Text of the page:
Bad debt can also be any form of debt that carries a high interest rate. Making only the minimum payments on your high-interest credit cards, while continuing to keep balances on your accounts month after month, is the most common form of bad debt.

The amount you pay in interest, late fees and any penalties may exceed the value of the product or service you finance.

Borrowing money from questionable sources like payday lenders and finance companies can also considered a form of bad debt; So, too, is any amount of borrowing that lowers your credit score.

Bad Part of Good Debt

It is also important to understand that even good debt can have negative aspects when:

  • The interest rate is variable or higher than otherwise available.
  • You are not taking advantage of various tax breaks on a mortgage or home equity loan or line of credit.
  • You have too much secured debt, which puts your assets in jeopardy.
  • You carry too much debt into your retirement years, when your income is reduced.
  • Your monthly debt payments, including mortgages and credit cards, take up more than approximately 36 percent of your gross monthly income.

While there is some school of thought that purchasing essential items – like a car – is considered good debt, that's only the case if you are able to finance the vehicle on highly favorable terms to you. Cars are depreciating items. They are worth less every month.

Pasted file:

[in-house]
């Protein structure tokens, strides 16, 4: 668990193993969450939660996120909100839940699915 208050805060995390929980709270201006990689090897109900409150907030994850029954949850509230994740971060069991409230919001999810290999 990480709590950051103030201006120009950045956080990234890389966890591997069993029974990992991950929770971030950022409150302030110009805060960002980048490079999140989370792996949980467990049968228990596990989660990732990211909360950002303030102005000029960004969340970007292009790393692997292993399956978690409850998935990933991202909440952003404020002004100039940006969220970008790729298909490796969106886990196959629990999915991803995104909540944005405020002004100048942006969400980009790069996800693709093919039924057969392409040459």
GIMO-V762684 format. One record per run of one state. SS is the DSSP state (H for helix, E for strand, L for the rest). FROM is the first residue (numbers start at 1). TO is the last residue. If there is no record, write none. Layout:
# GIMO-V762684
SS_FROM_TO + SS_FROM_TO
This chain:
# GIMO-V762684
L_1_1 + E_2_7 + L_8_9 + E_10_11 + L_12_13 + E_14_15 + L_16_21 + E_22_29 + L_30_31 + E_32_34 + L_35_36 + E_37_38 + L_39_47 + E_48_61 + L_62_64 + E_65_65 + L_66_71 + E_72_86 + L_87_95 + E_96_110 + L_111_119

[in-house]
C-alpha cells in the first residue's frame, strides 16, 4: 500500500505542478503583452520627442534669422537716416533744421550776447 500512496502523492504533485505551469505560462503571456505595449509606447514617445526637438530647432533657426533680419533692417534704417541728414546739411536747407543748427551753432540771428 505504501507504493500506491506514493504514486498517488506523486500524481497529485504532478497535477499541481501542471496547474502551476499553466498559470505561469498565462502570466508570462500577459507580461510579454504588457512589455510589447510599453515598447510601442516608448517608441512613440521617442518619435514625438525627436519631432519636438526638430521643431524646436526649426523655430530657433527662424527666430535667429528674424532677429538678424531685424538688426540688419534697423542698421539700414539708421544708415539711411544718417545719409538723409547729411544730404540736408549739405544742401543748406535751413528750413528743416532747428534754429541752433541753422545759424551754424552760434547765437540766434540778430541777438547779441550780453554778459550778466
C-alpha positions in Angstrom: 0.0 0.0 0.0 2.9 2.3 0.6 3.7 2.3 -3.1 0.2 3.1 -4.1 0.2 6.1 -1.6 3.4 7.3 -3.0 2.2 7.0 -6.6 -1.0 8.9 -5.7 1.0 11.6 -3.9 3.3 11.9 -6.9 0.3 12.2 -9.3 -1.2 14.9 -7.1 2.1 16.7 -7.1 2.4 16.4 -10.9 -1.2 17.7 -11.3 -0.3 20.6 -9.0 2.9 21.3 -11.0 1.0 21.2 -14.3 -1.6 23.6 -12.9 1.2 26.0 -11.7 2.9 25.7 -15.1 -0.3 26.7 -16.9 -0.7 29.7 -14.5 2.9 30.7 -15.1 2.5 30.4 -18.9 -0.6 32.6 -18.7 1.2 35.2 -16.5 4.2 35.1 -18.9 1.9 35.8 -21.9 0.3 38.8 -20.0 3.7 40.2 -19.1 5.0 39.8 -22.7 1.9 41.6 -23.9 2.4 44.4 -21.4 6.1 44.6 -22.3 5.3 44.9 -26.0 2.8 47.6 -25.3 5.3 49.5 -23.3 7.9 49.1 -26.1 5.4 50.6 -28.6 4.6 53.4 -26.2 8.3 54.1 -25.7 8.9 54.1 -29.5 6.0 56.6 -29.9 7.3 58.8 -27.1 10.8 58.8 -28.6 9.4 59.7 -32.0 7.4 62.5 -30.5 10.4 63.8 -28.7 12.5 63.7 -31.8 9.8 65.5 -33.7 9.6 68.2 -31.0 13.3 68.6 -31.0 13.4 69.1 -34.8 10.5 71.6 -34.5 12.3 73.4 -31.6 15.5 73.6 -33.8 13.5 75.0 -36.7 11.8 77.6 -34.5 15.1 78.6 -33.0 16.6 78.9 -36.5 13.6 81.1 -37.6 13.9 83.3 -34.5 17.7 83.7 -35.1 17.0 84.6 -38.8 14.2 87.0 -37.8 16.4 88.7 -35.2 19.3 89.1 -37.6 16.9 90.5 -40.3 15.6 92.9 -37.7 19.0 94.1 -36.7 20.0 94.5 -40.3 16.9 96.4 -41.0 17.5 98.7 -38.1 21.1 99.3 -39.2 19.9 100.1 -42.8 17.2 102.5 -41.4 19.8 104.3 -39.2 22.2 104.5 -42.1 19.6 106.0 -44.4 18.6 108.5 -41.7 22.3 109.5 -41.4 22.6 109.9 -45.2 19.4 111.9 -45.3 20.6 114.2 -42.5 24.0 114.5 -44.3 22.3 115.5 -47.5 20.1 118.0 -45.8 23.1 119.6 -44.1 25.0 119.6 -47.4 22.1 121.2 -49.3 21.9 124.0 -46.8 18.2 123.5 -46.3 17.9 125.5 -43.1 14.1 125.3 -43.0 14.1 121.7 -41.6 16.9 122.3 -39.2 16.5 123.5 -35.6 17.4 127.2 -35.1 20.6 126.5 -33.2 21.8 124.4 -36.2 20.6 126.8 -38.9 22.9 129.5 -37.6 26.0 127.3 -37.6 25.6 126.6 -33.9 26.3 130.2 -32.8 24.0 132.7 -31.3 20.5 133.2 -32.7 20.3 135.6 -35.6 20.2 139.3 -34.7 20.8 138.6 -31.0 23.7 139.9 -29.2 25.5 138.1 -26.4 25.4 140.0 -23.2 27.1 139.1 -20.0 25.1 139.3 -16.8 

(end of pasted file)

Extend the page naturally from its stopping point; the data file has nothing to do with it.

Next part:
If you can finance a car for three years or less or if you can make such a large down payment on a car that the month installment payments are low, those are terms banks would consider favorable.

Financing a new car for more than 48 months (four years), with little or no money down, would be considered unfavorable by other lenders who would evaluate you as a prospect for another loan.

The distinguishing factor between good debt and bad debt is the overall value of the debt. That is, which costs you less money in the long run?

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Author

Bill Fay
Staff Writer

Bill Fay is a journalism veteran with a nearly four-decade career in reporting and writing for daily newspapers, magazines and public officials. His focus at Debt.org is on frugal living, veterans' finances, retirement and tax advice. Bill can be reached at bfay@debt.org.

Sources

  1. “Managing Debt for Dummies” by John Ventura & Mary Reed. Published by Wiley Publishing, Inc., Hoboken, N.J. © 2007. ISBN – 978-0-470-08486-1.
  2. “Master Your Debt” by Jordan E. Goodman with Bill Westrom. Published by John Wiley & Sons, Inc., Hoboken, N.J. © 2010 by Amherst Enterprises Ltd. And Lynn Sonberg Book Associates. ISBN – 978-0-470-48424-1.
  3. Good debt vs. bad debt. CNN Money. Retrieved from: http://money.cnn.com/magazines/moneymag/money101/lesson9/index2.htm
  4. Smith, L. Good Debt Vs. Bad Debt. Yahoo! Finance. (2012, March 12). Retrieved from: http://finance.yahoo.com/news/good-debt-vs-bad-debt-170358923.html